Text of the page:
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Just Out of Reach

Thursday, May 9, 2013 – Fenway Park, Section 13

Twins 5, Red Sox 3

I was back at Fenway for the second straight day, and like the day before I had taken the day off from work. With two games in a row, it seemed like a good time for a mini-vacation, and that would allow me to get to the ballpark early enough to see batting practice.  But once again there was rain in the forecast, and once again it poured the worst in mid-afternoon, canceling B.P. for both teams.

The grandstand was dry and had a nice view and empty seats, making it perfect for a bleacher refugee.

The grandstand was dry and had a nice view and empty seats, making it perfect for a bleacher refugee.

My seat was in one of the back rows in the center field bleachers, part of a four-game package I had gotten because it included Opening Day.  Even though it wasn’t raining when the game started, there was the threat of showers all night, and I know how long it can take to get down from there if the skies open up and we go into a delay.  So I found a row in the grandstand of Section 13 that was still empty and started there.  I did move down a few seats when some people showed up late, but the row never filled in and I was able to stay there, under cover, for the whole game.

Dustin Pedroia reached base 3 times and drove in a run.

Dustin Pedroia reached base 3 times and drove in a run.

John Lackey got off to a great start in the first, striking out the side on 11 pitches.  He continued with a 1-2-3 second, and in the third, despite giving up his first hit, he made a nice play to snare a line drive comebacker for one of the outs.  The Red Sox got on the board when Dustin Pedroia singled home Shane Victorino in the third, and they increased the lead to 2-0 when Stephen Drew drove in Daniel Nava in the fourth.

My seat in the infield was close enough that I wanted to try to get some action shots, so I was focusing my camera on first base, hoping to catch a close play on a groundout.  Instead, when Oswaldo Arcia lofted a ball to the deepest part of center field, I wound up getting one of my favorite pictures of the year as Jacoby Ellsbury leaped and tried for the catch:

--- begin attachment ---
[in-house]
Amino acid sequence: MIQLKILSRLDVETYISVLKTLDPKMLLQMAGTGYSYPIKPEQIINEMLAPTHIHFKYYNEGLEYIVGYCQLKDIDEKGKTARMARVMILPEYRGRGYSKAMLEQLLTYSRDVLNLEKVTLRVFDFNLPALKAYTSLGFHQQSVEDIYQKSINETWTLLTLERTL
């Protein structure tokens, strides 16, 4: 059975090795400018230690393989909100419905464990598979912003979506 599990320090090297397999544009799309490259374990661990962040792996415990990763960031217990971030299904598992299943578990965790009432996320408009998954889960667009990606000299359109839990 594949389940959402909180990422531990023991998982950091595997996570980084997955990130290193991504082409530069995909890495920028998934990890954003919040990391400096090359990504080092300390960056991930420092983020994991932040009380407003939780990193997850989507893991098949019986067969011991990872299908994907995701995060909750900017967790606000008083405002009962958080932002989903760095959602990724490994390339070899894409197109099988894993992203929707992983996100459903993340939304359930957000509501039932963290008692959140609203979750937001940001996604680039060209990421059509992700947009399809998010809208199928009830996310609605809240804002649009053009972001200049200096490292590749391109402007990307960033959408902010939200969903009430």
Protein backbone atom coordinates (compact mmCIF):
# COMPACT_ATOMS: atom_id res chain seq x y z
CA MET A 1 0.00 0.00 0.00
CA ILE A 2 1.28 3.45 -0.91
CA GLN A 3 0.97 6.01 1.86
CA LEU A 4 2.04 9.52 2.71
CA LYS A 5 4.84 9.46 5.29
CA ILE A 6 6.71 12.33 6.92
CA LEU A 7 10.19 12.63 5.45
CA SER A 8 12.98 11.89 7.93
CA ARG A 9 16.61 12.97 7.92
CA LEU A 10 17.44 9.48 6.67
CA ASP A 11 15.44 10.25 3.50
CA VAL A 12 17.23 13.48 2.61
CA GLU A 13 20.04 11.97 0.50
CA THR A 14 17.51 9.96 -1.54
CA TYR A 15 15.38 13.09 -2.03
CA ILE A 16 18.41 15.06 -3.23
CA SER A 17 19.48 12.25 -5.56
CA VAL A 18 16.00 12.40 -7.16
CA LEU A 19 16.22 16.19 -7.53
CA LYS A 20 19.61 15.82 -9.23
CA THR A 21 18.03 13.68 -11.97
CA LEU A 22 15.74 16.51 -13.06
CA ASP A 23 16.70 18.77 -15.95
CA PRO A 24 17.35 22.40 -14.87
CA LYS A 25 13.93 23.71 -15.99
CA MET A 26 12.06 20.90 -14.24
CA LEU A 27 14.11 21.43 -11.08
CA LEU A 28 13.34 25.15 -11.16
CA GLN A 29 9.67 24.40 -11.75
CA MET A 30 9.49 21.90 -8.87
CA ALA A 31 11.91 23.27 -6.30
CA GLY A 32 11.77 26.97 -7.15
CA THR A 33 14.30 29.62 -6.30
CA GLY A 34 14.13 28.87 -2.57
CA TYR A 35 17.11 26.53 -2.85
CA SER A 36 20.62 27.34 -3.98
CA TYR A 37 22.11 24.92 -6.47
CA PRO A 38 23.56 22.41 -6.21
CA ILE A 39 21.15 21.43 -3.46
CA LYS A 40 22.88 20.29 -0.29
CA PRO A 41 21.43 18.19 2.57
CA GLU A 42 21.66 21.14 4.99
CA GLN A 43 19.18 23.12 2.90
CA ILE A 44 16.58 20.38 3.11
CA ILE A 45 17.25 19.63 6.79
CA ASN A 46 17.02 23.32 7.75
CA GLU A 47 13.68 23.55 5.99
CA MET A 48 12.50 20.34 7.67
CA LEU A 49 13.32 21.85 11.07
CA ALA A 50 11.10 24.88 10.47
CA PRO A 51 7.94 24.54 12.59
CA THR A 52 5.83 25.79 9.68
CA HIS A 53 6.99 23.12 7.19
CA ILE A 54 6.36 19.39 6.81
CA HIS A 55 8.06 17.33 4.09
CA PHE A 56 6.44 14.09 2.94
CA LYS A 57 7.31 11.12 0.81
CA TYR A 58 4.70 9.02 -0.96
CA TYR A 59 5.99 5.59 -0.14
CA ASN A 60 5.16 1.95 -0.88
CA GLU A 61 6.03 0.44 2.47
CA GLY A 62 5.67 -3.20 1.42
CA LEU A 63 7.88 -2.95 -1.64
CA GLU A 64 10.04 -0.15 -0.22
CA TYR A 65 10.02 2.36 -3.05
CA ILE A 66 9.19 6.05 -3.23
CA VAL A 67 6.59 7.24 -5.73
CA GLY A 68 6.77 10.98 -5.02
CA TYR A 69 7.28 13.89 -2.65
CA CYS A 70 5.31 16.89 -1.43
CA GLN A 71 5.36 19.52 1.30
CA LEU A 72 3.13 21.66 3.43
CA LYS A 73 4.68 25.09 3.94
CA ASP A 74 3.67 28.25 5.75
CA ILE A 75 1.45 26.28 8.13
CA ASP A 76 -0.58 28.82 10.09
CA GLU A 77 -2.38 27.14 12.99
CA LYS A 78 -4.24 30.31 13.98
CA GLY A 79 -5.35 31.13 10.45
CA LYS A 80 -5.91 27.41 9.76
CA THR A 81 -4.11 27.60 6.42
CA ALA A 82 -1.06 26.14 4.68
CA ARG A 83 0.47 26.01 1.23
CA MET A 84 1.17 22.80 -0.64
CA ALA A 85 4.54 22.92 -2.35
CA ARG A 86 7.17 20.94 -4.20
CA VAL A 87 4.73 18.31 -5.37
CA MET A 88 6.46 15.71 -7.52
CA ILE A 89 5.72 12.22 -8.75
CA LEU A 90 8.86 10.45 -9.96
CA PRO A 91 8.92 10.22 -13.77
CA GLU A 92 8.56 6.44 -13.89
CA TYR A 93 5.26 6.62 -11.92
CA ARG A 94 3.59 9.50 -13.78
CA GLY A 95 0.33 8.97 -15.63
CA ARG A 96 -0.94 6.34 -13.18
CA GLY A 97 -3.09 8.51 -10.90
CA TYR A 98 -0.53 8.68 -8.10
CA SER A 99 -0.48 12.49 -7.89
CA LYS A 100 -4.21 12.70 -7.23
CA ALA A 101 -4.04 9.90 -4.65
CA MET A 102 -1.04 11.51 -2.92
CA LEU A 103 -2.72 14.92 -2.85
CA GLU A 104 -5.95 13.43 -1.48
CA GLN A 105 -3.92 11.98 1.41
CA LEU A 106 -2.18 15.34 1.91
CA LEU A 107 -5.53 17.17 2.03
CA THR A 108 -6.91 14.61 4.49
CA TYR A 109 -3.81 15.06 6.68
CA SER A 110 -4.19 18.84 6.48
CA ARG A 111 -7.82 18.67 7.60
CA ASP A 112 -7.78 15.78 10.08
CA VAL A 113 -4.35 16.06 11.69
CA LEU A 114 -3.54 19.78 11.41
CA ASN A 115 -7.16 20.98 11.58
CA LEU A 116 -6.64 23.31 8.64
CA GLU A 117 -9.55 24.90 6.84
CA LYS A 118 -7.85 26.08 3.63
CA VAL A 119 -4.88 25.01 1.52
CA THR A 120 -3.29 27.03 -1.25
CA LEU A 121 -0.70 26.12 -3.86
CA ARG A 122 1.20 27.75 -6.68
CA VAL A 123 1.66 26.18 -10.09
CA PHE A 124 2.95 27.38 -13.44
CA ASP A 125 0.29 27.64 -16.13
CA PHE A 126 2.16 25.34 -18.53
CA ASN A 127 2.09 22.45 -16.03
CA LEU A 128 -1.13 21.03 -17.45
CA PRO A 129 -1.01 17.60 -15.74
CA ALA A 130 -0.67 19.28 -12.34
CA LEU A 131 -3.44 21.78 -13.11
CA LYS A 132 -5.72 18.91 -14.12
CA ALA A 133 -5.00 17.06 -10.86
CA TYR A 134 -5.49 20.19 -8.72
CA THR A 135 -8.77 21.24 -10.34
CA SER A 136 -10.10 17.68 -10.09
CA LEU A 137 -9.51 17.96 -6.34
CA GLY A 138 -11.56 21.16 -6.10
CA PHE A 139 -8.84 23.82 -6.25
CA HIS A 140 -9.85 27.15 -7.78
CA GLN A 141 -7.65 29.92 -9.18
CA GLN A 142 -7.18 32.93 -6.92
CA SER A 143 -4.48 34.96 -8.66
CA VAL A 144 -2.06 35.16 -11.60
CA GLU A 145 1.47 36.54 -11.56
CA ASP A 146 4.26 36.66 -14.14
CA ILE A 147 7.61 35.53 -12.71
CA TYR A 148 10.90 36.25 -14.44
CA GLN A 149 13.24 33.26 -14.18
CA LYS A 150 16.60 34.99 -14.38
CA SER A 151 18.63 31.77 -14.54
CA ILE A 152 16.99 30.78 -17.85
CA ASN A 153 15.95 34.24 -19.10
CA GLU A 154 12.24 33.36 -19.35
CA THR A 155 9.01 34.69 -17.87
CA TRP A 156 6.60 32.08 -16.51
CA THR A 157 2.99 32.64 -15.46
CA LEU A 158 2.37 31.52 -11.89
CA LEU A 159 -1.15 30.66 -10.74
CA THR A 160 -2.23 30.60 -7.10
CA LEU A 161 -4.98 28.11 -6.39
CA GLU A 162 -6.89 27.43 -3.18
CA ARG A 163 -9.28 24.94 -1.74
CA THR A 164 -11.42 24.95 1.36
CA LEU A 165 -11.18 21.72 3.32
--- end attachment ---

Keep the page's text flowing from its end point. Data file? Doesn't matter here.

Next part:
Jacoby Ellsbury leaps after what would end up a triple, but just like the rest of the game it proved to be just out of reach.

Jacoby Ellsbury leaps after what would end up a triple, but like the rest of the game it proved to be just out of reach.

After Arcia’s triple, the next batter doubled him home, giving the Twins their first run.  In the sixth, the Sox still led, 2-1.  Minnesota had runners at first and second with one out, when Lackey fielded a grounder back to the mound.  He turned to throw to second to try for an inning-ending double play, but the throw was wild amd sailed into center field.  One run came in, tying the game.  (I always thought it was lame that the run is unearned when it’s the pitcher who makes the error – it’s still his fault!)  Now with runners at second and third but still only one out, the next batter hit a fly into shallow right.  Victorino covered a lot of ground to make the catch, and then made a strong, accurate throw to the plate.  It was a close play; David Ross applied the tag and the ump signaled… safe?  I don’t think so!  That should have been the final out of the inning, with the game still tied.  Sitting where I was, I could see the NESN feed on the monitor, and the slo-mo replay showed that the runner was tagged before his foot hit the plate.  John Farrell came out to argue, but it didn’t help.  And to make matters worse, Lackey proceeded to give up a two-run homer into the bullpen.  (Those runs were also unearned, due to the fact that there was an error earlier, but they wouldn’t have scored if home plate umpire Lance Barksdale hadn’t botched the call.  Can I charge those last three runs to him instead of Lackey?)  The inning ended with the Twins on top 5-2.

Daniel Nava had a good day at the plate (2-for-3 with a walk and an RBI), but it wasn't enough.

Daniel Nava had a good day at the plate (2-for-3 with a walk and an RBI), but it wasn't enough.

The Red Sox did get a little closer.  Mike Napoli doubled to open the sixth, and Nava drove him in.  That would have been enough to compensate for Lackey’s error, but not for the runs that scored as a result of the umpire’s.  Lackey ended up going seven, finishing with a strikeout of Joe Mauer.  Koji Uehara followed him to the mound and pitched a really quick eighth, striking out all three batters he faced.  (I would have liked to get some pictures of his overly-enthusiastic high-fives of his teammates on their way back to the dugout, but he sprinted in, and the camera didn’t have time to focus.)

Koji Uehara finished every pitch - and the whole inning - with a flourish.

Koji Uehara finished every pitch - and the whole inning - with a flourish.

The Red Sox also had all their outs in the eighth come on strikeouts, though they did manage a few baserunners in between on a walk and an error, but they couldn’t get anything across. As people started to leave early, I thought about moving down to the good seats, but the rain had started up in the eighth, and I stayed put further back under the grandstand.  There was still a chance for the Sox to tie the game when Ellsbury walked to lead off the ninth, but Twins closer Glen Perkins struck out two more and got Big Papi to ground out to end it.

May 9, 2013 • Posted in: 2013 Games • Share on Facebook

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